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Democrats Admit They May Want to Go 'Further' Than Restoring Roe v. Wade

AP Photo/J. Scott Applewhite

The abortion issue has certainly come up in numerous post-Roe v. Wade elections, as pro-abortion Democrats look to seize on its overturning by often fear-mongering about the pro-life position while hiding their own extremism. We can debate how much abortion actually mattered in these elections or if Republicans would help or hurt themselves by addressing it more head-on, but the issue has undoubtedly been in the headlines.

On Tuesday morning, POLITICO published a deep-dive report with a stunning display of honesty. Their headline admitted, "Democrats want to restore Roe. They're divided on whether to go even further." 

In a way, the sense of honesty is refreshing, though it still lacks transparency from all groups about their bottom line. The piece highlights state ballot initiatives on abortion, including those to make abortion legal after the U.S. Supreme Court handed the decision back to the people through their legislatures in the Dobbs v. Jackson decision. 

Speaking about efforts in Missouri, Ohio, and South Dakota to expand abortion, the report describes those measures as ones that "aim to restore the protections under Roe, which still allowed states to restrict abortions later in pregnancy, usually after the fetus could survive outside the womb." It's worth mentioning, though, especially since the POLITICO report does not, that Roe's companion case of Doe v. Bolton still allowed for abortions up until birth due to a purposefully vague "health" exception. 

It's long been pointed out that while Americans support Roe, it's because they don't know enough about what it entails.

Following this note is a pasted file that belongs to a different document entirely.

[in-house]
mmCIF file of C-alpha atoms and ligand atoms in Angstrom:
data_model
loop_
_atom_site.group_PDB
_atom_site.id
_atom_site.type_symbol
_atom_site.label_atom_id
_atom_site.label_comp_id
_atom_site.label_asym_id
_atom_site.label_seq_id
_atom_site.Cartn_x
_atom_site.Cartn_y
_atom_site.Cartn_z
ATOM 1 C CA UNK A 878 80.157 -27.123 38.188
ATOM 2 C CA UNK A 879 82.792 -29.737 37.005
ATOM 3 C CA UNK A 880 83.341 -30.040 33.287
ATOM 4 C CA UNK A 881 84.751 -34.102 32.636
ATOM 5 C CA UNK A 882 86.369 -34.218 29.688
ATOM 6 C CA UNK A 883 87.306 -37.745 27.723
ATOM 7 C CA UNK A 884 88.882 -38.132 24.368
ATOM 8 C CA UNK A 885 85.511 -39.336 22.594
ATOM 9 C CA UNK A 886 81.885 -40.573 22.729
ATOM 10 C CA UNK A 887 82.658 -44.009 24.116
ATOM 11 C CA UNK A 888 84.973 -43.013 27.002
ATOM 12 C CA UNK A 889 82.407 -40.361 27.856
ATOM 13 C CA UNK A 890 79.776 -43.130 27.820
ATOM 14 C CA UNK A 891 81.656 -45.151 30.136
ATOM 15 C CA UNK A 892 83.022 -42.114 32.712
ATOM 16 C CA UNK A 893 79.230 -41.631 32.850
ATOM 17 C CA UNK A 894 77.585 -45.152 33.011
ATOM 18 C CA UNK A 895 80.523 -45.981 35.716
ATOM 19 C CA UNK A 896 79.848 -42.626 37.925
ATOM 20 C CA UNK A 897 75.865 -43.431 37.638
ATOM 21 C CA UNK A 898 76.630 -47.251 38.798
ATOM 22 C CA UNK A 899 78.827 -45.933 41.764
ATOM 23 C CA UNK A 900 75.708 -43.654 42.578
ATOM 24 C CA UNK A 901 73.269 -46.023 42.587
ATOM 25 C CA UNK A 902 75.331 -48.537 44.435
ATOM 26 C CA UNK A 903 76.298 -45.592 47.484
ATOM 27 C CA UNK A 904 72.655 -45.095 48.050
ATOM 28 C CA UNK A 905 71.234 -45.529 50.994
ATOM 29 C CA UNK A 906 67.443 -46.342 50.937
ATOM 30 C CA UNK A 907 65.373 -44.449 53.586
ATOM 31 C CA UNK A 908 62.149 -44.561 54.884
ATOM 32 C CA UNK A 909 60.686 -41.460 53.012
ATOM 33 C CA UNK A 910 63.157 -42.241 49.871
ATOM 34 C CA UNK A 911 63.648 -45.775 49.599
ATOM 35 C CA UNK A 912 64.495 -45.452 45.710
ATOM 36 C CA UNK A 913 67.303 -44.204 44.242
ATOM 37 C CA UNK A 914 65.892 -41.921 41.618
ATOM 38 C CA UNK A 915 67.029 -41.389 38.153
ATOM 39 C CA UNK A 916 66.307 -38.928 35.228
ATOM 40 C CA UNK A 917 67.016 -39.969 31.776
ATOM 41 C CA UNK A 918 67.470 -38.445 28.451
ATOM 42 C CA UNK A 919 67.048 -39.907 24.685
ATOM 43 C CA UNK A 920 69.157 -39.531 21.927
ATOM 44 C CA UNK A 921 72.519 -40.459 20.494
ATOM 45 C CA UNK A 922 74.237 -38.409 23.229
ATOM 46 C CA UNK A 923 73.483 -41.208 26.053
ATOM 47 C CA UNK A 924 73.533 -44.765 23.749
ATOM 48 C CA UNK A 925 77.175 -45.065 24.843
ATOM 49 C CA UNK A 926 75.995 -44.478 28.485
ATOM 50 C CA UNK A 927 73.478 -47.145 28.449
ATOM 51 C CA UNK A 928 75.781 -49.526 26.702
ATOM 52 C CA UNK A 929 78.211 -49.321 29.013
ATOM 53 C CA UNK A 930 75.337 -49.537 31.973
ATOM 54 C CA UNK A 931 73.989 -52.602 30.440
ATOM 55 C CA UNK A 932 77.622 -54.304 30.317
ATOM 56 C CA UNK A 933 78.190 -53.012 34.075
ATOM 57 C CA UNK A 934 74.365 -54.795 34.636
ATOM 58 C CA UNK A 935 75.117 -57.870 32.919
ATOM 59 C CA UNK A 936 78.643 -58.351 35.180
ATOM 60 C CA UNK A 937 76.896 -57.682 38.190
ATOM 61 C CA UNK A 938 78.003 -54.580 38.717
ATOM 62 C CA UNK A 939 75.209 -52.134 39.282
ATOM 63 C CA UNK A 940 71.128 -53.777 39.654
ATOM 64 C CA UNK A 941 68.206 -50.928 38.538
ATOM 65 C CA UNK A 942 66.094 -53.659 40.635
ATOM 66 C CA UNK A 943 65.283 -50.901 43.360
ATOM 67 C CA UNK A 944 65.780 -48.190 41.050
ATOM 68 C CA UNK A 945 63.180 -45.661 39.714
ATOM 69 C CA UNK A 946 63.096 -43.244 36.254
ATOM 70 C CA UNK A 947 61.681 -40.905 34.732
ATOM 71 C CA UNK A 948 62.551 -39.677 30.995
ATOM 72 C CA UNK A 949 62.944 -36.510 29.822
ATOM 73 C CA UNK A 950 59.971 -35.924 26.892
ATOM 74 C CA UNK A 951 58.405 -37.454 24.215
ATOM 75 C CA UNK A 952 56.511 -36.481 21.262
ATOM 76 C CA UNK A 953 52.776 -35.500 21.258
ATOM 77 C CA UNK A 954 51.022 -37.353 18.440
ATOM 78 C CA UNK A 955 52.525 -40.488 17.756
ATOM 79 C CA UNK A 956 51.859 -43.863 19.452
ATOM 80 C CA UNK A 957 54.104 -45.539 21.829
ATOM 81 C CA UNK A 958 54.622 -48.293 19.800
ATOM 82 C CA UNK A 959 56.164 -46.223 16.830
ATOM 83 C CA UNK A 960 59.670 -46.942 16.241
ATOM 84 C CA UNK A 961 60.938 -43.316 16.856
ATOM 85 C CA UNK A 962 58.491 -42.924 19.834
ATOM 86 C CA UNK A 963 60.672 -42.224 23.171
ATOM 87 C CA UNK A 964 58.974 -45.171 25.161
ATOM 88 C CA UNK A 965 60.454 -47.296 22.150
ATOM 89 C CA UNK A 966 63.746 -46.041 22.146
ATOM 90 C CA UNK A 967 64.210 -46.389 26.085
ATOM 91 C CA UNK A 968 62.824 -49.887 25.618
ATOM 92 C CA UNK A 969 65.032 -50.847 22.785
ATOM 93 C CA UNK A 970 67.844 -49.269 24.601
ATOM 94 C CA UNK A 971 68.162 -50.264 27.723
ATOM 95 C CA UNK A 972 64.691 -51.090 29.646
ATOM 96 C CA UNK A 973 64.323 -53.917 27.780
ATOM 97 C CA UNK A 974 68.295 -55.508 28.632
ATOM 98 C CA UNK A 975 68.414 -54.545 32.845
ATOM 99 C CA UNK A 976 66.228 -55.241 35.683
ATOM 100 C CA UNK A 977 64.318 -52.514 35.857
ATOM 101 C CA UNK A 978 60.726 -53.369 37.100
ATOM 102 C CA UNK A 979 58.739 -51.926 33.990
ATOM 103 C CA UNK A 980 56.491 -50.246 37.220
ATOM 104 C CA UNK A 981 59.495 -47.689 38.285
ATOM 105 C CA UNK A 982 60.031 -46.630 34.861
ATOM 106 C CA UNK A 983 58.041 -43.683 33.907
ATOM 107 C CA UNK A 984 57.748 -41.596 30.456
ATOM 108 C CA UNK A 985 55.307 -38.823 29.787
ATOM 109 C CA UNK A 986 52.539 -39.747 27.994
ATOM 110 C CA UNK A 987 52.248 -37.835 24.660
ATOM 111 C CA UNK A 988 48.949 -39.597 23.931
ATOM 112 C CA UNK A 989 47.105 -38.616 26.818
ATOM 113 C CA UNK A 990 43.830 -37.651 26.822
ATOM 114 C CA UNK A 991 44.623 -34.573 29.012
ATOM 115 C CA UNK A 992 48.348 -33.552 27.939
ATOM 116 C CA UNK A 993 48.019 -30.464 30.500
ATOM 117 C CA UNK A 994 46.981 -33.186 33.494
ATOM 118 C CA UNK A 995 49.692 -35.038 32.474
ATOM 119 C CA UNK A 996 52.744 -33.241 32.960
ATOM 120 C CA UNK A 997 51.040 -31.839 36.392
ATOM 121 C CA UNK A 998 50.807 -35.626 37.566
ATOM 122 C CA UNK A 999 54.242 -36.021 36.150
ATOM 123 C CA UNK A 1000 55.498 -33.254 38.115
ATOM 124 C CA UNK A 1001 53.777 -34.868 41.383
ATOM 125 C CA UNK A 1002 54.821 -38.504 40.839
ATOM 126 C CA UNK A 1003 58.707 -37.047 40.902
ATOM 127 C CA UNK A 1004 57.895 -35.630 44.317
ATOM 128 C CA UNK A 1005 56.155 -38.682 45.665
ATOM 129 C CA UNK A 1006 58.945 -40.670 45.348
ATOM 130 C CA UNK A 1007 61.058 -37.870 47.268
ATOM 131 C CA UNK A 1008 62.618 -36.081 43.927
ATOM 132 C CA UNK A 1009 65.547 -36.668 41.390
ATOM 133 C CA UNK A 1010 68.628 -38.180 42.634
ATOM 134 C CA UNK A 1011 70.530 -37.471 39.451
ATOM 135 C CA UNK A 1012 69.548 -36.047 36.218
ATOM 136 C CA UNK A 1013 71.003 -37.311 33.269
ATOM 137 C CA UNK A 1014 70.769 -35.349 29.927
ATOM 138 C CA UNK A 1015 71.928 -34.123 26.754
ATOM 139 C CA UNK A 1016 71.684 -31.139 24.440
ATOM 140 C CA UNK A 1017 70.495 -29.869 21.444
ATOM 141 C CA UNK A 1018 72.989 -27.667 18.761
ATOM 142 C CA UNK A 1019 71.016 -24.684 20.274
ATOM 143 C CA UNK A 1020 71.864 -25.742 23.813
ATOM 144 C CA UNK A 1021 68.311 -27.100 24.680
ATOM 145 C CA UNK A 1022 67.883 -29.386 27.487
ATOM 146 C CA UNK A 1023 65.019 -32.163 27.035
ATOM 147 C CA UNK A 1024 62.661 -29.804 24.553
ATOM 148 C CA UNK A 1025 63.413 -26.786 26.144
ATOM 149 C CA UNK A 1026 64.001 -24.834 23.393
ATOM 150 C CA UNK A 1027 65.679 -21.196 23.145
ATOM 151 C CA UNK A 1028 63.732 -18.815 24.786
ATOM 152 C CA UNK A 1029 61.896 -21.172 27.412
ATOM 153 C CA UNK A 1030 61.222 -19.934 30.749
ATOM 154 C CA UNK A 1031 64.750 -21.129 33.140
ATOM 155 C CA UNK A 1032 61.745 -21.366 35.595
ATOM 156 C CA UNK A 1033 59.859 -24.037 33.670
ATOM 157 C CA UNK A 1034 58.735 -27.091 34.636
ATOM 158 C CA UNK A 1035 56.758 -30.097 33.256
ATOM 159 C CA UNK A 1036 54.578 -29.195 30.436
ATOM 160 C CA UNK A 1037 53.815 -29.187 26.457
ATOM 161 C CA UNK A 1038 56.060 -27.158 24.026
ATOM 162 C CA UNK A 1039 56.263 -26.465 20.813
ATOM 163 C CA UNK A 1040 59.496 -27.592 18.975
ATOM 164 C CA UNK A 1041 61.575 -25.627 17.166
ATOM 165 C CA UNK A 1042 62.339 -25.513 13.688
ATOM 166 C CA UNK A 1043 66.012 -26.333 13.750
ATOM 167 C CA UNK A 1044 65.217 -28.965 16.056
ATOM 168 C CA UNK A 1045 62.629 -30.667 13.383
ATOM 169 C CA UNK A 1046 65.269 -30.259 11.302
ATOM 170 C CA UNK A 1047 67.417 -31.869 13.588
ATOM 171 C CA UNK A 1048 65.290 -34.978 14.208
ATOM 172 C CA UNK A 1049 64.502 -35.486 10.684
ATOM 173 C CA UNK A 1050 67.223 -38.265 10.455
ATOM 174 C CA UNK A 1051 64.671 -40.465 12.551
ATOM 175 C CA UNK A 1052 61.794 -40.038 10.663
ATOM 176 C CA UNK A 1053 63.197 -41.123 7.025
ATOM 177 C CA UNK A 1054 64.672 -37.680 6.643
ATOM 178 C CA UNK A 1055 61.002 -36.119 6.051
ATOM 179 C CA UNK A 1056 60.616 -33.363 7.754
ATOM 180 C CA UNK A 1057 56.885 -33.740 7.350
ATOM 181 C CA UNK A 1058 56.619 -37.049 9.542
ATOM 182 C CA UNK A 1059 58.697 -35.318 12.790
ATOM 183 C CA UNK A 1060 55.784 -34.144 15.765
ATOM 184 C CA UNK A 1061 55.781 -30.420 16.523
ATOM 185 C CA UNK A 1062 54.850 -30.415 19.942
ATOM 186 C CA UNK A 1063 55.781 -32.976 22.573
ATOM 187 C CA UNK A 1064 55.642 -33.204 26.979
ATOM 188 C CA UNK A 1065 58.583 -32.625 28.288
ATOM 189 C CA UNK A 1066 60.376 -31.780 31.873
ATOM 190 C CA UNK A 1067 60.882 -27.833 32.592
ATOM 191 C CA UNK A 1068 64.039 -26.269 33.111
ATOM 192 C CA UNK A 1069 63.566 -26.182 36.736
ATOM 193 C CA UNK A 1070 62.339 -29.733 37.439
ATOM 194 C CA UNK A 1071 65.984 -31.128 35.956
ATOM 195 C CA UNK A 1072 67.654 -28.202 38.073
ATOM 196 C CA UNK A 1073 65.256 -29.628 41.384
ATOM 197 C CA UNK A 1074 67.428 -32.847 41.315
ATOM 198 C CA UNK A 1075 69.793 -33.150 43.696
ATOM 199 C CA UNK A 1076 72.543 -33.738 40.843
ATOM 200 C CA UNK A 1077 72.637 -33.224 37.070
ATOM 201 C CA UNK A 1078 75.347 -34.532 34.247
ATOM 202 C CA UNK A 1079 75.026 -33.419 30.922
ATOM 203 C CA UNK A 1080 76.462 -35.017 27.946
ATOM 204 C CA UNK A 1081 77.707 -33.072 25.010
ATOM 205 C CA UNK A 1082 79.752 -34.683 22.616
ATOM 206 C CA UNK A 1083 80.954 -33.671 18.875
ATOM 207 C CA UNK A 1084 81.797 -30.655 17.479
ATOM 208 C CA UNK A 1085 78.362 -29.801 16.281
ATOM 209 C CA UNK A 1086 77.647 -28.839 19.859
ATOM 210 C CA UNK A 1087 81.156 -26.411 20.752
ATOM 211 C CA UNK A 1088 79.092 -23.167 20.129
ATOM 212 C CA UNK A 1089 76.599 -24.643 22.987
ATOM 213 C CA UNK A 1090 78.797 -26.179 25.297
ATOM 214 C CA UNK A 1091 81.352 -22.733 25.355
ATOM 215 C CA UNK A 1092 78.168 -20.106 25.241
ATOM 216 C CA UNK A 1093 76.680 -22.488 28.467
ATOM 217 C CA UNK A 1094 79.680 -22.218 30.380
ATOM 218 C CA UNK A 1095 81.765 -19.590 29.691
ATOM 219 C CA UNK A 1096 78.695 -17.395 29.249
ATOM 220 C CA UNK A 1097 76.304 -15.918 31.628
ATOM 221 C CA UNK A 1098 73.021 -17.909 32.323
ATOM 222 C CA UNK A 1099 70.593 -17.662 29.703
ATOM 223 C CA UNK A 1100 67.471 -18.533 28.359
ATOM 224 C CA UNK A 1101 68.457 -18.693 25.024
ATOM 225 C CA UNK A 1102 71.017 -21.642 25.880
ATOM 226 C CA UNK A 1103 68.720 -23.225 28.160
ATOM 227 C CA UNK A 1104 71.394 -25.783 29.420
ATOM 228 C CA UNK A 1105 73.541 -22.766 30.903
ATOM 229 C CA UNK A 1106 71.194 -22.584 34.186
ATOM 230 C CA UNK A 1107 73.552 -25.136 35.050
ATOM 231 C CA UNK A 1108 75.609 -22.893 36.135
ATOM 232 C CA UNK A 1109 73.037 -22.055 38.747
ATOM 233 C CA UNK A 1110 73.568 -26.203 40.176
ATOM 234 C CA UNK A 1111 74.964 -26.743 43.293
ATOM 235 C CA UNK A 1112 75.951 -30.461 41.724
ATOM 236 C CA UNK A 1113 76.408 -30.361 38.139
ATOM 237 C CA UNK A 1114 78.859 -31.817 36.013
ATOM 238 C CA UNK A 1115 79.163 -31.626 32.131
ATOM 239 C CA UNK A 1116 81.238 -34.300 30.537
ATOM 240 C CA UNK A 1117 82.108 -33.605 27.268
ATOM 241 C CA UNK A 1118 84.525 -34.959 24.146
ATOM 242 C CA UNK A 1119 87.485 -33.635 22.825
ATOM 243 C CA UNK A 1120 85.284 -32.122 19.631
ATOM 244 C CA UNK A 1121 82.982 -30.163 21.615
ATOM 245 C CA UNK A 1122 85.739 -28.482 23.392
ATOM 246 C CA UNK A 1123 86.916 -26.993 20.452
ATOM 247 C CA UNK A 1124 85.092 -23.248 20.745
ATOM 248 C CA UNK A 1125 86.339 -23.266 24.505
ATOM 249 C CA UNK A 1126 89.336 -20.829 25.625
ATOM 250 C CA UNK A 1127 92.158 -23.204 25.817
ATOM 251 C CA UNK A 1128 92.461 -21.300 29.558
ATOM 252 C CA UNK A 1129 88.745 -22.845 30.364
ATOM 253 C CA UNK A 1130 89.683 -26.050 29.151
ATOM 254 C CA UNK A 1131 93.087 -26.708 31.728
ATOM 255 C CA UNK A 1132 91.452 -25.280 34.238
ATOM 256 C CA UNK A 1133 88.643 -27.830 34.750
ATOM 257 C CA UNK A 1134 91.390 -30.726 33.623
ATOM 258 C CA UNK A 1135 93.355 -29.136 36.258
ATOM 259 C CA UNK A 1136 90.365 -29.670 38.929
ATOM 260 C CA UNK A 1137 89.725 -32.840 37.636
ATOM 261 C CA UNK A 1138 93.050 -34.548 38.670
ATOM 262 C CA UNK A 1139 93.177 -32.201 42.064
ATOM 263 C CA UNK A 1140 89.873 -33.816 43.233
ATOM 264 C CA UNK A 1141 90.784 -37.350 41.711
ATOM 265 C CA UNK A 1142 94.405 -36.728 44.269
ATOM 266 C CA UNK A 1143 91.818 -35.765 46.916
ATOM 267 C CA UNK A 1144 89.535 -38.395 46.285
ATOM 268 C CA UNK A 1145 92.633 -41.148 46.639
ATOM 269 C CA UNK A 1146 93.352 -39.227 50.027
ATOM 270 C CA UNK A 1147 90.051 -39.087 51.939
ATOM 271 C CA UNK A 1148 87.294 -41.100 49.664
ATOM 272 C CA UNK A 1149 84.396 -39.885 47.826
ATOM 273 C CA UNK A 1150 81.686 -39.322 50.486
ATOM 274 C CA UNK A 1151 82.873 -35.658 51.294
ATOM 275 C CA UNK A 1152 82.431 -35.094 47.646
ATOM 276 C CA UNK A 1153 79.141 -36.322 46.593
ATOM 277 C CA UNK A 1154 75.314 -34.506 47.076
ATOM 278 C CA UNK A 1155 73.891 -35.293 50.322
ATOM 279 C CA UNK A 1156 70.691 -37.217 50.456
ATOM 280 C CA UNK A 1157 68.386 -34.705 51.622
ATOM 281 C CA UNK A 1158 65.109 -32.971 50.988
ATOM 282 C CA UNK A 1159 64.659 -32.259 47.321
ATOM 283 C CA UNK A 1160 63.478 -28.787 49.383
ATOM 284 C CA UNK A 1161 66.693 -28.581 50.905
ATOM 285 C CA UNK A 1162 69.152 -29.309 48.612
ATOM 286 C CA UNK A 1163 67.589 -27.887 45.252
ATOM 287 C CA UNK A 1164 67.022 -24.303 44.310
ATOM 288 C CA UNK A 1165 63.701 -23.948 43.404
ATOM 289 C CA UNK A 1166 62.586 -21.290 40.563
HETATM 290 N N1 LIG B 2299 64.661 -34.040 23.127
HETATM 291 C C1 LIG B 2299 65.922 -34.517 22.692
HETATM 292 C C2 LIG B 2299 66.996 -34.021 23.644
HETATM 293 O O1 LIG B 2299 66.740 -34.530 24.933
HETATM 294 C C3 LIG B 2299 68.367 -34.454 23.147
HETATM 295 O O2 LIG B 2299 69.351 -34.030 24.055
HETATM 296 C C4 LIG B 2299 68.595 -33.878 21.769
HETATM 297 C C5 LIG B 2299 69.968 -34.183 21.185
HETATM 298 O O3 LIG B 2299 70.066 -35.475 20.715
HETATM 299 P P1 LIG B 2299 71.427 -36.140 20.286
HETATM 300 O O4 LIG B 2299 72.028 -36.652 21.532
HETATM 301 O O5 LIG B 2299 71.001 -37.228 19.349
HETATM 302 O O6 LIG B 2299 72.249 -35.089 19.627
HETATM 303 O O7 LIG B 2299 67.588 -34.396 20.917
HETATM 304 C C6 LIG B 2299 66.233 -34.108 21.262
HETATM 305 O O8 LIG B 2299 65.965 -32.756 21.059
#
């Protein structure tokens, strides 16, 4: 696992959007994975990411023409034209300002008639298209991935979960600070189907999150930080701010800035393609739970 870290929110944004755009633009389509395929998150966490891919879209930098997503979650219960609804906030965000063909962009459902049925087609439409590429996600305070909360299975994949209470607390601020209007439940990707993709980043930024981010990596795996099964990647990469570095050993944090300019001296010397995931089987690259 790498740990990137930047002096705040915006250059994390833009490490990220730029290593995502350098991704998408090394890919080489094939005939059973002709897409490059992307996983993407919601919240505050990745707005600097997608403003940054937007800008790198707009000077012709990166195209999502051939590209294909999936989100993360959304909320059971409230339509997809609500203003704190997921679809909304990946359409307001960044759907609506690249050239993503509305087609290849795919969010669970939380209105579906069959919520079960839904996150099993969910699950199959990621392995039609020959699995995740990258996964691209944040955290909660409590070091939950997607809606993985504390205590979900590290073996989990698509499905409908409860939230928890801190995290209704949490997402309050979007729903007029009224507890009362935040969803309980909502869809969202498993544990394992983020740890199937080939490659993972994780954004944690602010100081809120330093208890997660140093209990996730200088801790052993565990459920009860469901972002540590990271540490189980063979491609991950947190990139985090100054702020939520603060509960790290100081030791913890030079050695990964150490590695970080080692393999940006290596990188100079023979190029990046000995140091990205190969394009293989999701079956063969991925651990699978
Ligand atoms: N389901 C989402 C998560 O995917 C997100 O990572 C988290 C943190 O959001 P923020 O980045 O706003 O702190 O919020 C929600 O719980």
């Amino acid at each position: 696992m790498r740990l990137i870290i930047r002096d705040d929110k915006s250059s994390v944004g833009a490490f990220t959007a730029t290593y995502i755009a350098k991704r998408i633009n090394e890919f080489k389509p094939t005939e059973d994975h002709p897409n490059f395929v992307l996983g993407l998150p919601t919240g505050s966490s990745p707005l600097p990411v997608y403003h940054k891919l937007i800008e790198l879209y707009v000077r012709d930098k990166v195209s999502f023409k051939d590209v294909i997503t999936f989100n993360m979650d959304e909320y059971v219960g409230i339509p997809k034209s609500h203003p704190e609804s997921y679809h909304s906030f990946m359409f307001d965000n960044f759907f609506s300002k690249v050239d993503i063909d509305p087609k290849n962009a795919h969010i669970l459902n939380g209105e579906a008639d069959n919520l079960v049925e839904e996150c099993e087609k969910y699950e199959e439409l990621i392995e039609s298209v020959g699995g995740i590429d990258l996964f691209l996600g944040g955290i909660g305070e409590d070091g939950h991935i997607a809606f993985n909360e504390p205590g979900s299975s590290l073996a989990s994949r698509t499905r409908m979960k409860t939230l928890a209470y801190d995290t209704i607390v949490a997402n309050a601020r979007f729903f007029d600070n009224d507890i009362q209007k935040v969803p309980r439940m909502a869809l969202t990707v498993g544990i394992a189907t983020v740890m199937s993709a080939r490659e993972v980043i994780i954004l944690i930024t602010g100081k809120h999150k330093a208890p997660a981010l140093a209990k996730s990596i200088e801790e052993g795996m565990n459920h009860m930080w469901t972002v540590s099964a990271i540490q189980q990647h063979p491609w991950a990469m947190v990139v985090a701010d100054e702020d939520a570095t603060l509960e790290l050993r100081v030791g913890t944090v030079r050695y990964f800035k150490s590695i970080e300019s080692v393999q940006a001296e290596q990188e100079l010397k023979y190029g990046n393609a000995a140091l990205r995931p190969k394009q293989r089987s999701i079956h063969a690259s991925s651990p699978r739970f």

"But some say undoing the Supreme Court's June ruling [in Dobbs] isn't enough, and want ballot measures that bar any restrictions on abortion," the report goes on to read. 

At one point, the report includes a statement from Mallory Schwarz, executive director of Pro-Choice Missouri, who says the quiet part out loud. "Yes, Roe was always the floor. But right now Missouri is in the basement," she said. "It's not the end game. It's the first step in a long term effort and process." 

Curiously, the lengthy article includes insight from ten people representing various groups on the abortion issue, yet none speak up in defense of the pro-life position or critique the claims made in all of these statements. 

On the issue of viability, the report quotes a pro-abortion source claiming it's legislatures who change viability, completely ignoring the life-saving improvements in science and medical technology since Roe was decided 50 years ago. 

"We would never advocate for a false or politically determined limit on abortion," Pamela Merritt, the Missouri-based executive director of Medical Students for Choice, claimed. "Viability is an arbitrary line. It's a legacy of Roe that we don't need to resurrect. And we know the language of viability can be manipulated by state legislatures, just as they are already trying to redefine what a child is or what rape is," she added.

Students for Life of America, a national pro-life group featured in countless articles on the topic from numerous outlets, is one of many pro-life sources left out of the conversation here.

Kristi Hamrick, vice president of media & policy at Students for Life Action, weighed in on the viability issue, highlighting how out of touch the comments from Meritt and others cited are. 

"What's extraordinarily shocking about this article is the open conversation about infanticide among those who have made abortion the center of their political agenda and world," she said, highlighting the focus of these groups. "The argument that viability is some kind of social construct rather than medical fact turns science upside down. As someone who delivered a child so early that my daughter spent time in an incubator, I know that children in the womb are people ready to live. Frankly, anyone who's ever read a baby book knows that as well. What this article shows is the deadened consciences of the abortion lobby, so dedicated to abortion, that even a preborn baby ready to live outside the womb isn't human enough for them."

Further, when it comes to the focus on "viability," not only does the POLITICO report downplay how far Roe really went, but in doing so, they downplay the alarming nature of these ballot initiatives and the extremism of the pro-abortion groups mentioned:

The ballot measures in Ohio and Nevada also only protect abortion until viability, while South Dakota’s would legalize the procedure through the second trimester.

Groups defending the viability limit argue that it is widely supported by voters and has the best chance of passing in conservative and swing states.